A Kid's Guide to the Chinese Zodiac: Animal Horoscopes, Legendary Myths, and Practical Uses for Ancient Wisdom
“A Kid’s Guide to the Chinese Zodiac is a must-have for anyone wanting to understand the Chinese culture . . .”
A Kid’s Guide to the Chinese Zodiac is a delightful introduction to the Chinese culture and how it categorizes people by the energy from 12 animals and five elements (wood, water, fire, earth and metal), making for 60 combinations. Each person has an animal assigned to them, based on the year they were born. The animals are rat, ox, tiger, rabbit, dragon, snake, horse, goat, monkey, rooster, dog, and pig.
Besides their year animal, each person also has an animal for the time of month they were born, the day of the week, and the hour of their birth. The book doesn’t cover day of the week but instructs readers to a website to learn more.
The format of the book is consistent from chapter to chapter including family, friendship, school, and activities for each animal sign energy. It attempts to take a complicated aspect of the Chinese culture and break it down into understandable parts.
For instance, a person born in the year, month or hour of the Goat would have goat energy and be “interested in people and always attuned to their needs, often putting others ahead of the self.” A person with a goat sign might be “messy” and “sometimes struggle to express opinions that may cause conflict.”
Goats are “conflict averse,” which is a pretty big idea for an eight year old. The vocabulary of the book is elevated beyond the reach of a regular third grader, even though the book says it’s for 8 to 12 year olds. Some of the advanced words used are: manifests, sedates, implies, advocating, deluding, stifling, aloof, latent, sinuous, caprine, ingenious, invincible, irrepressible, tentative, escalate, stasis, skepticism, humility, ferocity, deities, immortality, inherently, penance, and predatory patron.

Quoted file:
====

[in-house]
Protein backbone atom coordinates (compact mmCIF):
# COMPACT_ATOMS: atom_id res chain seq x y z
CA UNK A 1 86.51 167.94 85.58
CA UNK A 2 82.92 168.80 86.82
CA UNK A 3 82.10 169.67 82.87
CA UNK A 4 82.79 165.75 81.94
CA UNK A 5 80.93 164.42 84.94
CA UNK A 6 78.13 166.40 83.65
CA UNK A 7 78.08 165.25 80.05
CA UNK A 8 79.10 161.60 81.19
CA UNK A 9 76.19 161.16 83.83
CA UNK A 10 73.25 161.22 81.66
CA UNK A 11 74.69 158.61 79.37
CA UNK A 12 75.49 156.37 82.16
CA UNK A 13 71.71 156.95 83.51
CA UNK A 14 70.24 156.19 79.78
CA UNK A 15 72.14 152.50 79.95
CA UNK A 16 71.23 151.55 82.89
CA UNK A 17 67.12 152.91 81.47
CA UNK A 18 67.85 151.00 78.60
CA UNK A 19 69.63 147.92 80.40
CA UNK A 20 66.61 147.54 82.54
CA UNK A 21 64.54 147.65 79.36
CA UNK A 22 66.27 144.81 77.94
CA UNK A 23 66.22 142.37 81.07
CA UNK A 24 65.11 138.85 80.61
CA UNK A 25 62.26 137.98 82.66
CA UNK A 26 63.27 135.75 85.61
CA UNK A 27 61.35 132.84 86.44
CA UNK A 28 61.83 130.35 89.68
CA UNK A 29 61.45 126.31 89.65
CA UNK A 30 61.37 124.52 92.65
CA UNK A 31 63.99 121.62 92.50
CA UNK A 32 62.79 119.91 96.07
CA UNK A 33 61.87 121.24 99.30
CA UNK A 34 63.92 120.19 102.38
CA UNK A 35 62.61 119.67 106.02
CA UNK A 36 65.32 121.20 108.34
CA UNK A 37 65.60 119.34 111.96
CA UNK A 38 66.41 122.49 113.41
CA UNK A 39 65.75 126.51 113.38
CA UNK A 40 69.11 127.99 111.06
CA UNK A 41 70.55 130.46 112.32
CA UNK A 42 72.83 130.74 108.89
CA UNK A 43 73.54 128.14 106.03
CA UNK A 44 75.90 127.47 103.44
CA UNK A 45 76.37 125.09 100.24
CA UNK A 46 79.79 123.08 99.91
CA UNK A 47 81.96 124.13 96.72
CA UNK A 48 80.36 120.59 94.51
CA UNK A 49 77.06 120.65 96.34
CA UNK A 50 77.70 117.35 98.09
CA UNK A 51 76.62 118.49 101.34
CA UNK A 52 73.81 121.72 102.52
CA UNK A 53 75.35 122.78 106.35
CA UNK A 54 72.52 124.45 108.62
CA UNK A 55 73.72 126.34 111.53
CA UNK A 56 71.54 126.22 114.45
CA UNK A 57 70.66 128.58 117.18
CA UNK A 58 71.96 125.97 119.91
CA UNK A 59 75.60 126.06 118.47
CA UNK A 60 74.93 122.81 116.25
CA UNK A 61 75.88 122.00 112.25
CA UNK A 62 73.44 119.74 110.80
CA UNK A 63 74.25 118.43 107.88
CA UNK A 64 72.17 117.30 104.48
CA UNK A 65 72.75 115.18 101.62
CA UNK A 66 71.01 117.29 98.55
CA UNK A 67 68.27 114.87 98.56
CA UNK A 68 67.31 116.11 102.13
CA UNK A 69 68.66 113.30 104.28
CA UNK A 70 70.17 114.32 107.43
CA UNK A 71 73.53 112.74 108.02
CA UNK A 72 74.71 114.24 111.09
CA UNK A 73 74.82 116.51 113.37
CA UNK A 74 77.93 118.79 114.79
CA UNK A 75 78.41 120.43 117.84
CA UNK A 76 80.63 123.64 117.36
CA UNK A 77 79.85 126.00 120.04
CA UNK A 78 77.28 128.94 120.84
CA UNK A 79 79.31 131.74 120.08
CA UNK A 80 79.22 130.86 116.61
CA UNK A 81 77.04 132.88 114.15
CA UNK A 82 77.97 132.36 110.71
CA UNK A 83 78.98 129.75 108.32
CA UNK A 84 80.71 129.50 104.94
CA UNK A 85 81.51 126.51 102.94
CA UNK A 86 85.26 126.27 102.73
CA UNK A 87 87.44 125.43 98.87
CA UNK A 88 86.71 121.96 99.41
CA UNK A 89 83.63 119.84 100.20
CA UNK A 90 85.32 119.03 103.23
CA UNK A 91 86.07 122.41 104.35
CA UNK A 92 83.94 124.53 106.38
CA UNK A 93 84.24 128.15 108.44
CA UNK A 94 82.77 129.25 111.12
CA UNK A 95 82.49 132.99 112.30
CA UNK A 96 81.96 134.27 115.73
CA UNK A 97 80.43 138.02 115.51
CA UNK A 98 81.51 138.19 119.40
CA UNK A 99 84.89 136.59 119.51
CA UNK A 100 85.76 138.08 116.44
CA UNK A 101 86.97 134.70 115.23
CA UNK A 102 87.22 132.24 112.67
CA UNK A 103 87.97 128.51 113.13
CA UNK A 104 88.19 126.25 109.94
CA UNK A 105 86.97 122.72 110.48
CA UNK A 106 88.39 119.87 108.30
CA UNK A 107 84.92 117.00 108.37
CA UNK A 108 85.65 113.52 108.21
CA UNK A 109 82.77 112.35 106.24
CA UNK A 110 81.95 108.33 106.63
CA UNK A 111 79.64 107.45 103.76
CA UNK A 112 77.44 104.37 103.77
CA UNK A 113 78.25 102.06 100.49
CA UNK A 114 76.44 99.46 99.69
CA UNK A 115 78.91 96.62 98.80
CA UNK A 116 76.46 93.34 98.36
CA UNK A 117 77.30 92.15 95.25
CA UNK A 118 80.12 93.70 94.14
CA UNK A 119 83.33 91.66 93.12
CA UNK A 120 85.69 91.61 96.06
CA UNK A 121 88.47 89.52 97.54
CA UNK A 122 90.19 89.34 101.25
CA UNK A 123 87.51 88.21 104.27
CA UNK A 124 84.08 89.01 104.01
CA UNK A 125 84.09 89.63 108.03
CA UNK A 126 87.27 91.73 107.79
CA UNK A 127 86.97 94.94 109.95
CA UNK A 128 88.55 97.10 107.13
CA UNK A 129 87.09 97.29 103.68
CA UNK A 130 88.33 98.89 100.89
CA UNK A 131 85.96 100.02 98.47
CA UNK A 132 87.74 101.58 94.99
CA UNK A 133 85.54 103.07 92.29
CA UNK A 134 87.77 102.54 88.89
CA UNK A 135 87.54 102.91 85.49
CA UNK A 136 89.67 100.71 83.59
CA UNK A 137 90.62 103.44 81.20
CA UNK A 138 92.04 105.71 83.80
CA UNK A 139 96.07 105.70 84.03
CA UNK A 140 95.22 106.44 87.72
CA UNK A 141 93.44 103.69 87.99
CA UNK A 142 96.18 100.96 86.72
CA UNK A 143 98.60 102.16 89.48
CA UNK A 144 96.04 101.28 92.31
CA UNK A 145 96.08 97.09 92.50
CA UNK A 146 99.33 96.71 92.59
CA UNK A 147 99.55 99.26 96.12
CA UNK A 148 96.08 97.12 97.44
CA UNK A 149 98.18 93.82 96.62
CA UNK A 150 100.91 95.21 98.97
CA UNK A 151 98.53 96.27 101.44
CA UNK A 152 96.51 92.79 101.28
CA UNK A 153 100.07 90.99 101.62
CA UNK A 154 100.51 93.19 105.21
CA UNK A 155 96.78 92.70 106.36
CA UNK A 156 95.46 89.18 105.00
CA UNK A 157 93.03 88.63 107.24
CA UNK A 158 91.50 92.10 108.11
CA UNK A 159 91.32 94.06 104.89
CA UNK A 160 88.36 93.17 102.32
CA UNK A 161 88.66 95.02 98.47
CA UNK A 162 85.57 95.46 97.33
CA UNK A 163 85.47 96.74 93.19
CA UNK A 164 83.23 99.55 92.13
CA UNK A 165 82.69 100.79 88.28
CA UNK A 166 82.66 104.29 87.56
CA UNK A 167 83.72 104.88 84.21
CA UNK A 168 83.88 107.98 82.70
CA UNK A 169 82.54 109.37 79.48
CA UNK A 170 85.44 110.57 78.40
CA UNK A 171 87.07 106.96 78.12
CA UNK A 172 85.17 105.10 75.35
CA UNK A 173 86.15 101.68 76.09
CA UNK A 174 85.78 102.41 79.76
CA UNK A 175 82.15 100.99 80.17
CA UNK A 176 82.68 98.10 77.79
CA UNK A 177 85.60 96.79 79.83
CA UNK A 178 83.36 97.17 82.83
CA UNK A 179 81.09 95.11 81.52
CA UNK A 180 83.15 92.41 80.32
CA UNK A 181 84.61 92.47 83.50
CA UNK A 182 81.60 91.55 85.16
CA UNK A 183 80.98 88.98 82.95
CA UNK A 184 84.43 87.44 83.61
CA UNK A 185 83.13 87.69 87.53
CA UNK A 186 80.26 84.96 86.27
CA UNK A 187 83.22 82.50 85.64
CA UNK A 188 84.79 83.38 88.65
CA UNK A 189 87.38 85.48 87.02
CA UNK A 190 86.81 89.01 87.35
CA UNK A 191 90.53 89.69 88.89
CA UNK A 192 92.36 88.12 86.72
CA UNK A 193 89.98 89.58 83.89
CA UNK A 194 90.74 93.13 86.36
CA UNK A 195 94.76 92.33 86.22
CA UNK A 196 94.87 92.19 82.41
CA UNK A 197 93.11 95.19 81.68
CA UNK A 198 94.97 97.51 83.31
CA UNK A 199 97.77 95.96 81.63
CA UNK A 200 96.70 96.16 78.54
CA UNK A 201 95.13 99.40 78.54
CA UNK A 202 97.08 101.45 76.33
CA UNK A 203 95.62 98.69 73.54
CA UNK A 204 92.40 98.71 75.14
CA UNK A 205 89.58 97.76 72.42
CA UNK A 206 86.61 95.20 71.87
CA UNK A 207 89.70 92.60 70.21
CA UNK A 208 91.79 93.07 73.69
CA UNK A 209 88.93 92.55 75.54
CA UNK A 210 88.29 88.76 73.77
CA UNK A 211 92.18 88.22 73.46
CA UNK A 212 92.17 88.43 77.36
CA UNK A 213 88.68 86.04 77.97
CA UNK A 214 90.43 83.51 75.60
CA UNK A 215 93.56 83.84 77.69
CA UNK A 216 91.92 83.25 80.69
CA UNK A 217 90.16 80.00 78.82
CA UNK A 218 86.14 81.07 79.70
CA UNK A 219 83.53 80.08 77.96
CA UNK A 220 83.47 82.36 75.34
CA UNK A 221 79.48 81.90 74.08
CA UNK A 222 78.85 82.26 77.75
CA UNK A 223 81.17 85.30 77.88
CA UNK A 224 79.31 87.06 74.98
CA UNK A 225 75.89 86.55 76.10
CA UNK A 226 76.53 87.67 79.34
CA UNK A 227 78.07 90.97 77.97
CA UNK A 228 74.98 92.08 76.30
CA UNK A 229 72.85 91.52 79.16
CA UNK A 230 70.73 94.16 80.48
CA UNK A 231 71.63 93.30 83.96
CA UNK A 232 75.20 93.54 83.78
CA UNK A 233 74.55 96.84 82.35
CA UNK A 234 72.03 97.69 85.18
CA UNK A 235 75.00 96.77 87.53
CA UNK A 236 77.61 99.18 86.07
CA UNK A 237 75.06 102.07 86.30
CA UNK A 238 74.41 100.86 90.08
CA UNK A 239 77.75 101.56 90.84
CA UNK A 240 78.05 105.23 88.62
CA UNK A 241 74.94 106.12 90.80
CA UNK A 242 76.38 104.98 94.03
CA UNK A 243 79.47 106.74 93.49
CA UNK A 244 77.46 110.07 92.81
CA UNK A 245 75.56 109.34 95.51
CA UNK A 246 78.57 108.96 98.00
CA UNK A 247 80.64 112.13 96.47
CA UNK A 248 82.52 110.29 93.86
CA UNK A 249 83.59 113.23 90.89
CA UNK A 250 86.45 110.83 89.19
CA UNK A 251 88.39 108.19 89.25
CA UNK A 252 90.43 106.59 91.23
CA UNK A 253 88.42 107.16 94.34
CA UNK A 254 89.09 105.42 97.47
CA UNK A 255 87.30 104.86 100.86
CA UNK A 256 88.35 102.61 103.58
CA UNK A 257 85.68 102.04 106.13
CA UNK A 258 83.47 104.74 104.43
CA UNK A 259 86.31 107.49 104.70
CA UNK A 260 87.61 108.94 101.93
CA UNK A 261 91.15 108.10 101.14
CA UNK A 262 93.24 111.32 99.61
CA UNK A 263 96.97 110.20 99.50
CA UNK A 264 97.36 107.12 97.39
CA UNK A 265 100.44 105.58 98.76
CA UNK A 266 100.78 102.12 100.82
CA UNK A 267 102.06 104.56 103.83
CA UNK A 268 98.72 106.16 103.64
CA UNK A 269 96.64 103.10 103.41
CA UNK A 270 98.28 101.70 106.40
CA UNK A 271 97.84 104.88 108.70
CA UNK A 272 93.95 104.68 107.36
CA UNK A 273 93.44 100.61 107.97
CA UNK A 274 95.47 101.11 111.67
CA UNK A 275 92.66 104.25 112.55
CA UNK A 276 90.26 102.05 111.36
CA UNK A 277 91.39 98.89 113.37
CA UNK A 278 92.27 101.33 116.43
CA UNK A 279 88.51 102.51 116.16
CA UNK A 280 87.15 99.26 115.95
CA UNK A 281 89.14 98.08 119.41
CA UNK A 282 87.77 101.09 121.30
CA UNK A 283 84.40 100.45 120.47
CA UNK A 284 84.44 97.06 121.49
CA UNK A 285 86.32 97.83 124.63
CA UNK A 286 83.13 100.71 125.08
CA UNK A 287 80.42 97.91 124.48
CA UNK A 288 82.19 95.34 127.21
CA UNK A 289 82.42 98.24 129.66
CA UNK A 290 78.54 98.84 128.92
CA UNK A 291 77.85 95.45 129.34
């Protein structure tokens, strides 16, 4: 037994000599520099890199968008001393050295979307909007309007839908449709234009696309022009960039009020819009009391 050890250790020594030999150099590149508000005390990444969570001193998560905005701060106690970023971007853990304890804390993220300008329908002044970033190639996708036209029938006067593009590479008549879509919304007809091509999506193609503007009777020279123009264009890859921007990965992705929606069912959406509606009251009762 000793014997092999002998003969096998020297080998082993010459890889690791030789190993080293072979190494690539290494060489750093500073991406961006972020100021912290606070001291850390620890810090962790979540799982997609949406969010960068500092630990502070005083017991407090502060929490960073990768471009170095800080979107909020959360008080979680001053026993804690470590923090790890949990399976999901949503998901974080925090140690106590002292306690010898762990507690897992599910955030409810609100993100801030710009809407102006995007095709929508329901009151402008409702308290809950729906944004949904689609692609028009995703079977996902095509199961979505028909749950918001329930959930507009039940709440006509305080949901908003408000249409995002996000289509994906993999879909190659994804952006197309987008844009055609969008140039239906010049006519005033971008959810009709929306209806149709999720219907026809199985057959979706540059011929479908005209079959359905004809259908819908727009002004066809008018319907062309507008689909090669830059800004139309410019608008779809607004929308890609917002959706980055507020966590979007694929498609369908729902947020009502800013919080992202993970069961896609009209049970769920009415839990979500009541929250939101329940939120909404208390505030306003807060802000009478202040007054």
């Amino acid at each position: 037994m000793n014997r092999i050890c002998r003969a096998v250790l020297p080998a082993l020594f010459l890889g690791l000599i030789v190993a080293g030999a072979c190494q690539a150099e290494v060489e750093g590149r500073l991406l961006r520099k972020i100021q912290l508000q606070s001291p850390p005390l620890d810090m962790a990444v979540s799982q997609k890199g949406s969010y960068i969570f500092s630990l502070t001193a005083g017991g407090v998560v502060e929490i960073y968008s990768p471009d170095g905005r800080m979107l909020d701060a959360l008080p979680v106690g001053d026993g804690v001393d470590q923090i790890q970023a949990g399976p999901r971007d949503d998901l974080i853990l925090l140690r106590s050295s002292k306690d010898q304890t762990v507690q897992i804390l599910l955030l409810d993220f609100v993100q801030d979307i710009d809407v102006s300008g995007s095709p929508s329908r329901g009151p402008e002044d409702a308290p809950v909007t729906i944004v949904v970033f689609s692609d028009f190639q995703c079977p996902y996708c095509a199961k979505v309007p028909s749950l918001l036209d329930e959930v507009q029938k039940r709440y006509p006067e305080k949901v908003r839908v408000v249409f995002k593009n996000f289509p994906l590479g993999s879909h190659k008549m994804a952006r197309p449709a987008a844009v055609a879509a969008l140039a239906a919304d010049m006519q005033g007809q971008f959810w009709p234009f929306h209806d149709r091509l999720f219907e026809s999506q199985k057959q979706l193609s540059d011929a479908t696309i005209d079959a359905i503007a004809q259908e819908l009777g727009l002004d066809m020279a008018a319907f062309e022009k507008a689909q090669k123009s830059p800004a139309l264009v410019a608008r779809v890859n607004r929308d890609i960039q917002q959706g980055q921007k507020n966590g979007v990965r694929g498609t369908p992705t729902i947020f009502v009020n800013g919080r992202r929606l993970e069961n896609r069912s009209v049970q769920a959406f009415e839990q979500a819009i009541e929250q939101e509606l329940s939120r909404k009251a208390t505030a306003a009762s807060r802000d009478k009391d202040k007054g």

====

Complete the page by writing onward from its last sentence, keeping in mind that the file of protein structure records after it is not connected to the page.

The About the Author page reveals that Aaron Hwang also has an adult book about the zodiac, so that might explain the advanced vocabulary.
The author uses idioms that are charming, in contrast to the elevated vocabulary: “take a load off,” “get out of your head,” “make like a wet dog, shake it off, and move on,” “a nice middle ground,” “do your best to bark less and wag more,” “don’t let yourself get stuck in the mud,” “letting yourself wallow” and “there’s more than one way to peel a banana.” They seem more kid friendly than the vocabulary mentioned above.
Some bits of interesting trivia include “owning pigs was a sign of a family’s wealth.”
The explanation of Tiangou, a mighty dog that became immortal after licking up a leftover immortality pill, is a kid-friendly legend. “Tiangou chases the sun and moon, causing an eclipse whenever he finally catches one in his mouth.” Chinese people make noise and light firecrackers during an eclipse to warn Tiangou. “Bad dog, spit it out!”
The art is colorful and sprinkled throughout the book. The end papers depict the 12 animals. The cover is inviting, with two kids pointing to the stars while surrounded by the dozen animals.
A Kid’s Guide to the Chinese Zodiac is a must-have for anyone wanting to understand the Chinese culture and will be a nice edition for brilliant third graders and average to brilliant seventh graders, plus adults who want a quick overview and easy read.